First group of refugees leave Chad for new lives in US - UN
|Publisher||UN News Service|
|Publication Date||23 June 2009|
|Cite as||UN News Service, First group of refugees leave Chad for new lives in US - UN, 23 June 2009, available at: http://www.refworld.org/docid/4a572bb8a.html [accessed 5 October 2015]|
|Disclaimer||This is not a UNHCR publication. UNHCR is not responsible for, nor does it necessarily endorse, its content. Any views expressed are solely those of the author or publisher and do not necessarily reflect those of UNHCR, the United Nations or its Member States.|
As part of a United Nations High Commissioner for Refugees (UNHCR) programme, the first group of refugees has left Chad to begin new lives in the United States.
The 11 refugees are the first of a total of 1,800 resettlement cases - mostly Sudanese refugees from the war-torn Darfur region living in camps in eastern Chad - the agency plans to identify this year.
The group - who are heading for Kentucky, Texas, Iowa and Utah - which departed for the US by air from the Chadian capital N'Djamena on 21 June comprise refugees from the Democratic Republic of the Congo (DRC), Sudan and the Central African Republic (CAR).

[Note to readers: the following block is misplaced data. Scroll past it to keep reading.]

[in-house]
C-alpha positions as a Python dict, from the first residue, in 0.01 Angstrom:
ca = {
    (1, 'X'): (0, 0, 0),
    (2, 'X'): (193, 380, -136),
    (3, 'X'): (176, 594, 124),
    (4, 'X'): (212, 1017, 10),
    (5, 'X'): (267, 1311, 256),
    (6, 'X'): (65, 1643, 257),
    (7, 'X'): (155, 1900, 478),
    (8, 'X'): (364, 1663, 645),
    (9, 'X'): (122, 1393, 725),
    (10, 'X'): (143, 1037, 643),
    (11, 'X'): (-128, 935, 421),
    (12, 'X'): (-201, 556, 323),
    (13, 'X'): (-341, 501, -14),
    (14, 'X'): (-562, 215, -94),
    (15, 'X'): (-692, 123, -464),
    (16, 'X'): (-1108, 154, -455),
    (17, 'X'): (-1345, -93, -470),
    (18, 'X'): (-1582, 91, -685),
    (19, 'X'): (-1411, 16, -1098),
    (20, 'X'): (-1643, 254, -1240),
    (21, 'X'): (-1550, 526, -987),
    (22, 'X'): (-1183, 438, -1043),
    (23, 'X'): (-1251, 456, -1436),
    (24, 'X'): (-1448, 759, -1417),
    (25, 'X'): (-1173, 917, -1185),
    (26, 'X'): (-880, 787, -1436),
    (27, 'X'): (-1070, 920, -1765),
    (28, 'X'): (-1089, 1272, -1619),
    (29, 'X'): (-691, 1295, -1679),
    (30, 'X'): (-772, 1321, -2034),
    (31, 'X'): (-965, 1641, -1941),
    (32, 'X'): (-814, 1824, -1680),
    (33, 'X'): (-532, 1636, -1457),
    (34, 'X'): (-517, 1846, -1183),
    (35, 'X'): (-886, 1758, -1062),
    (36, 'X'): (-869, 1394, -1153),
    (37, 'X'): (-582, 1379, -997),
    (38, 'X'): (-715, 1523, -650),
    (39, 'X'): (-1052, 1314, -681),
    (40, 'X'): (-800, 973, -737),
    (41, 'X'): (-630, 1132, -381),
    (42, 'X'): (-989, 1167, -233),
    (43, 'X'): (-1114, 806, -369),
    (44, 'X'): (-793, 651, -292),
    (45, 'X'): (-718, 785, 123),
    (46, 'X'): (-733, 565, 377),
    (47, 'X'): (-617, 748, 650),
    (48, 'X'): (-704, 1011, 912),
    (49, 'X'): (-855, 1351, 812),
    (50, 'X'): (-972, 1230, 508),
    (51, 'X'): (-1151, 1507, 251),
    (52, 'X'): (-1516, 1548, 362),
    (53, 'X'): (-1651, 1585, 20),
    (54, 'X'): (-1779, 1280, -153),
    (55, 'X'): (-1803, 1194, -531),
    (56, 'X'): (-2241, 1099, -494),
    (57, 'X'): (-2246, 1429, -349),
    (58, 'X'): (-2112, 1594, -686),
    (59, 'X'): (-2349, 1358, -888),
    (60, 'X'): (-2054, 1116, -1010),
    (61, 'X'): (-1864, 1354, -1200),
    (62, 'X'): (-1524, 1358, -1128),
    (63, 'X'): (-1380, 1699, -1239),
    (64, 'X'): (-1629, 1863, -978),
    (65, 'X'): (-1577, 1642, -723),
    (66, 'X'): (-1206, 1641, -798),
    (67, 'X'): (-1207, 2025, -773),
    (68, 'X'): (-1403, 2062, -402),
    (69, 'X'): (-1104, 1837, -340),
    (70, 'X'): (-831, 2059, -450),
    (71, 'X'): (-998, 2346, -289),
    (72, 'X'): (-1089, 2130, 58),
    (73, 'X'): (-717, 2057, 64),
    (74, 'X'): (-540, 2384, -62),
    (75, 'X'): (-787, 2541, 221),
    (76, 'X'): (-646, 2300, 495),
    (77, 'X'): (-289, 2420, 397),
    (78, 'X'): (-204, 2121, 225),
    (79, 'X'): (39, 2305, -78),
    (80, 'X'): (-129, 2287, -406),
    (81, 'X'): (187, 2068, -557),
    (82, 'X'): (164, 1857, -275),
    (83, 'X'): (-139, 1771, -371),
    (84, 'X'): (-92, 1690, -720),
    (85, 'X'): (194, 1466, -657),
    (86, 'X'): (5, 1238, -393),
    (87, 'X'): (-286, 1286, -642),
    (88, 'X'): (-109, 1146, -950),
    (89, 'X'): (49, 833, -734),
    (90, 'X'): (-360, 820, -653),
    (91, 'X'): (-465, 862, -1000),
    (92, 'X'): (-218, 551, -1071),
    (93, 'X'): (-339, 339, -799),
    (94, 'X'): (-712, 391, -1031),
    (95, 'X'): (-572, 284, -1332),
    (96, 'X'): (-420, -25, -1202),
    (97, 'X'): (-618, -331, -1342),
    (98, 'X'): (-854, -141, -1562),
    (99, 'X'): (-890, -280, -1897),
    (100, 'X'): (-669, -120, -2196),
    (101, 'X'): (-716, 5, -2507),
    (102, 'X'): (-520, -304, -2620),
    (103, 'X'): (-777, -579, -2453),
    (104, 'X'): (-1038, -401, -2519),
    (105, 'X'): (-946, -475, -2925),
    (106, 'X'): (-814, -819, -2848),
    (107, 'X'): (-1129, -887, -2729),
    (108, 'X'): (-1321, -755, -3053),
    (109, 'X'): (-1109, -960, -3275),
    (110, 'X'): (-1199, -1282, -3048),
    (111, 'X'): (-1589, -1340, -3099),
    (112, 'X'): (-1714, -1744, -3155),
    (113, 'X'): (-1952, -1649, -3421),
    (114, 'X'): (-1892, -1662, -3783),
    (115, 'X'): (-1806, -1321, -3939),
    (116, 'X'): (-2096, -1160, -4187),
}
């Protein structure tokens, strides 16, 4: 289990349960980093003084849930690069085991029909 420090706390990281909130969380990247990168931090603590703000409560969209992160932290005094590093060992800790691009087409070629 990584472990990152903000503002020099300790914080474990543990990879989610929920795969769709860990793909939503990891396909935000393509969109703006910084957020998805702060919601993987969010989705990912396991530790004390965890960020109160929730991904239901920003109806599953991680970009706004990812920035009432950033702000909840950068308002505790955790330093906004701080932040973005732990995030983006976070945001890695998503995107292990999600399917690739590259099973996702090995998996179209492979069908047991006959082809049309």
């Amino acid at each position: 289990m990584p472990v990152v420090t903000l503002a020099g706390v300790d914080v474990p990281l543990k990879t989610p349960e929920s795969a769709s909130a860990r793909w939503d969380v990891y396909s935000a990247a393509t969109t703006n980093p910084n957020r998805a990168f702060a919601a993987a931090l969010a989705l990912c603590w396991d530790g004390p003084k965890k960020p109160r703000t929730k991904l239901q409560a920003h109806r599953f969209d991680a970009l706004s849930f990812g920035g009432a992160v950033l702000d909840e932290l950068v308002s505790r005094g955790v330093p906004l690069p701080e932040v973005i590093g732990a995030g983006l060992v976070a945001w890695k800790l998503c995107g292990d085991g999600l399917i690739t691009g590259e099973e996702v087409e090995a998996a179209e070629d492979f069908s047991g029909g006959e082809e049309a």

Currently, 250,000 refugees from Darfur are sheltering in 12 UNHCR-run camps in Chad's east. Additionally, 70,000 CAR refugees are living in five camps in southern Chad.
The US is the first country to promote resettlement for refugees in Chad, the agency said.
"Resettlement requires a very meticulous process and usually takes seven to nine months per individual case," said UNHCR spokesperson William Spindler.
The process includes interviews, medical screenings, counseling and cultural orientation sessions, and agency staff are trained to detect fraud to ensure they do not select refugees who are not eligible for resettlement.
"Resettlement is considered one of UNHCR's durable solutions for protracted refugee solutions, along with voluntary repatriation and local integration," Mr. Spindler said.
The next group of refugees, made up of mostly people who fled fighting in Darfur, is slated to leave for the US in July.